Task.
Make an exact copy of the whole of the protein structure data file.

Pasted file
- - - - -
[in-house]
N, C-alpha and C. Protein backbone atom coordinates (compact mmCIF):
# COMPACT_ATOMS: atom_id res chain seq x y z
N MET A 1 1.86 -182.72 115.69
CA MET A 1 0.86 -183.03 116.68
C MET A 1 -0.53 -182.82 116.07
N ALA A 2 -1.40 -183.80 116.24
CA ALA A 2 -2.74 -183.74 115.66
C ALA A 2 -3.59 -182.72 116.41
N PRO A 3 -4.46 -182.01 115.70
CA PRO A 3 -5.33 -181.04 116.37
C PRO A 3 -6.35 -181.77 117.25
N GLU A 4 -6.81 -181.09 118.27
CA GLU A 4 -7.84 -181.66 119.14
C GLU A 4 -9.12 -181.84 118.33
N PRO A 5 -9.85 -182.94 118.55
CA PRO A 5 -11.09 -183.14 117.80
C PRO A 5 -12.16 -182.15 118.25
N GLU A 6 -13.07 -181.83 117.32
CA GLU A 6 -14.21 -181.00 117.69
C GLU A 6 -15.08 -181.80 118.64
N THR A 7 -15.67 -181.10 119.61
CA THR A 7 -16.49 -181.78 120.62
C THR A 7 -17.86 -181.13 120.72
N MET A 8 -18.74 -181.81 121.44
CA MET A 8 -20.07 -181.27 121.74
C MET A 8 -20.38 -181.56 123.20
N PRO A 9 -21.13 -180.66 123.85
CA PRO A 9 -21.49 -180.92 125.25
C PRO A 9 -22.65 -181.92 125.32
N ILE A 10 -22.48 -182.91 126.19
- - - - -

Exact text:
[in-house]
N, C-alpha and C. Protein backbone atom coordinates (compact mmCIF):
# COMPACT_ATOMS: atom_id res chain seq x y z
N MET A 1 1.86 -182.72 115.69
CA MET A 1 0.86 -183.03 116.68
C MET A 1 -0.53 -182.82 116.07
N ALA A 2 -1.40 -183.80 116.24
CA ALA A 2 -2.74 -183.74 115.66
C ALA A 2 -3.59 -182.72 116.41
N PRO A 3 -4.46 -182.01 115.70
CA PRO A 3 -5.33 -181.04 116.37
C PRO A 3 -6.35 -181.77 117.25
N GLU A 4 -6.81 -181.09 118.27
CA GLU A 4 -7.84 -181.66 119.14
C GLU A 4 -9.12 -181.84 118.33
N PRO A 5 -9.85 -182.94 118.55
CA PRO A 5 -11.09 -183.14 117.80
C PRO A 5 -12.16 -182.15 118.25
N GLU A 6 -13.07 -181.83 117.32
CA GLU A 6 -14.21 -181.00 117.69
C GLU A 6 -15.08 -181.80 118.64
N THR A 7 -15.67 -181.10 119.61
CA THR A 7 -16.49 -181.78 120.62
C THR A 7 -17.86 -181.13 120.72
N MET A 8 -18.74 -181.81 121.44
CA MET A 8 -20.07 -181.27 121.74
C MET A 8 -20.38 -181.56 123.20
N PRO A 9 -21.13 -180.66 123.85
CA PRO A 9 -21.49 -180.92 125.25
C PRO A 9 -22.65 -181.92 125.32
N ILE A 10 -22.48 -182.91 126.19